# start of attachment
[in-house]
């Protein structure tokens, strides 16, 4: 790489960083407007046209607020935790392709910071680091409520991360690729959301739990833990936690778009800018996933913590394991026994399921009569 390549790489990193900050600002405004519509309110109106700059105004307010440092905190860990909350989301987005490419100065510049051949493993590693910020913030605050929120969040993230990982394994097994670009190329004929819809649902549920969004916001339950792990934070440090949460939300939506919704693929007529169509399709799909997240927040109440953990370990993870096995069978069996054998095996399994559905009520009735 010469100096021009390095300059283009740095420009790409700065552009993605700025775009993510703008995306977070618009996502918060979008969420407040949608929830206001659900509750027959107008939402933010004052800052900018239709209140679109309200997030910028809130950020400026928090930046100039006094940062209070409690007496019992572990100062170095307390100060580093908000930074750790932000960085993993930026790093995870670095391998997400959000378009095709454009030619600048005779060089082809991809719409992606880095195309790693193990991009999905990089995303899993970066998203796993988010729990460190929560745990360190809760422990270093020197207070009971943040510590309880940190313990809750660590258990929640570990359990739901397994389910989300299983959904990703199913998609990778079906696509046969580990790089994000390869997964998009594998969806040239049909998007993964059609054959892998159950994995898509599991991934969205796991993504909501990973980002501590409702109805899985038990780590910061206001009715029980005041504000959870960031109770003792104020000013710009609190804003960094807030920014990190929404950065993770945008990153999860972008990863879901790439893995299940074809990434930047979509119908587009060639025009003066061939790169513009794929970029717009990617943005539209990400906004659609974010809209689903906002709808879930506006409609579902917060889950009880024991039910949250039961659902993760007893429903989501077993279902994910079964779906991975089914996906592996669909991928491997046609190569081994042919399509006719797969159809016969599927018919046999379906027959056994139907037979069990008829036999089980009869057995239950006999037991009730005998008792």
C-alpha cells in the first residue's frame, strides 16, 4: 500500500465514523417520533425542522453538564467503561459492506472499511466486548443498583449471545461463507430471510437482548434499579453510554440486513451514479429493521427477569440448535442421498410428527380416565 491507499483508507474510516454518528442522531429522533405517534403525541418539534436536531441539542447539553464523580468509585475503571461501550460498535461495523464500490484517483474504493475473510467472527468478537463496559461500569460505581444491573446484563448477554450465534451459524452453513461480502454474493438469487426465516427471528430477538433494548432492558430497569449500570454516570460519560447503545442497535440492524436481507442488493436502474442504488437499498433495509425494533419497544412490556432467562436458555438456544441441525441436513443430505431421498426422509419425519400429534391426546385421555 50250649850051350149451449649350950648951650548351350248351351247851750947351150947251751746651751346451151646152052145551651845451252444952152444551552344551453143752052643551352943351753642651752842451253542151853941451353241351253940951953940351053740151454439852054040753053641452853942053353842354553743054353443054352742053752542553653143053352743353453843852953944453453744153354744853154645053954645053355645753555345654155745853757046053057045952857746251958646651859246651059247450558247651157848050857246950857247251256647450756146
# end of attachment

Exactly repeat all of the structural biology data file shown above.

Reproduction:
[in-house]
């Protein structure tokens, strides 16, 4: 790489960083407007046209607020935790392709910071680091409520991360690729959301739990833990936690778009800018996933913590394991026994399921009569 390549790489990193900050600002405004519509309110109106700059105004307010440092905190860990909350989301987005490419100065510049051949493993590693910020913030605050929120969040993230990982394994097994670009190329004929819809649902549920969004916001339950792990934070440090949460939300939506919704693929007529169509399709799909997240927040109440953990370990993870096995069978069996054998095996399994559905009520009735 010469100096021009390095300059283009740095420009790409700065552009993605700025775009993510703008995306977070618009996502918060979008969420407040949608929830206001659900509750027959107008939402933010004052800052900018239709209140679109309200997030910028809130950020400026928090930046100039006094940062209070409690007496019992572990100062170095307390100060580093908000930074750790932000960085993993930026790093995870670095391998997400959000378009095709454009030619600048005779060089082809991809719409992606880095195309790693193990991009999905990089995303899993970066998203796993988010729990460190929560745990360190809760422990270093020197207070009971943040510590309880940190313990809750660590258990929640570990359990739901397994389910989300299983959904990703199913998609990778079906696509046969580990790089994000390869997964998009594998969806040239049909998007993964059609054959892998159950994995898509599991991934969205796991993504909501990973980002501590409702109805899985038990780590910061206001009715029980005041504000959870960031109770003792104020000013710009609190804003960094807030920014990190929404950065993770945008990153999860972008990863879901790439893995299940074809990434930047979509119908587009060639025009003066061939790169513009794929970029717009990617943005539209990400906004659609974010809209689903906002709808879930506006409609579902917060889950009880024991039910949250039961659902993760007893429903989501077993279902994910079964779906991975089914996906592996669909991928491997046609190569081994042919399509006719797969159809016969599927018919046999379906027959056994139907037979069990008829036999089980009869057995239950006999037991009730005998008792």
C-alpha cells in the first residue's frame, strides 16, 4: 500500500465514523417520533425542522453538564467503561459492506472499511466486548443498583449471545461463507430471510437482548434499579453510554440486513451514479429493521427477569440448535442421498410428527380416565 491507499483508507474510516454518528442522531429522533405517534403525541418539534436536531441539542447539553464523580468509585475503571461501550460498535461495523464500490484517483474504493475473510467472527468478537463496559461500569460505581444491573446484563448477554450465534451459524452453513461480502454474493438469487426465516427471528430477538433494548432492558430497569449500570454516570460519560447503545442497535440492524436481507442488493436502474442504488437499498433495509425494533419497544412490556432467562436458555438456544441441525441436513443430505431421498426422509419425519400429534391426546385421555 50250649850051350149451449649350950648951650548351350248351351247851750947351150947251751746651751346451151646152052145551651845451252444952152444551552344551453143752052643551352943351753642651752842451253542151853941451353241351253940951953940351053740151454439852054040753053641452853942053353842354553743054353443054352742053752542553653143053352743353453843852953944453453744153354744853154645053954645053355645753555345654155745853757046053057045952857746251958646651859246651059247450558247651157848050857246950857247251256647450756146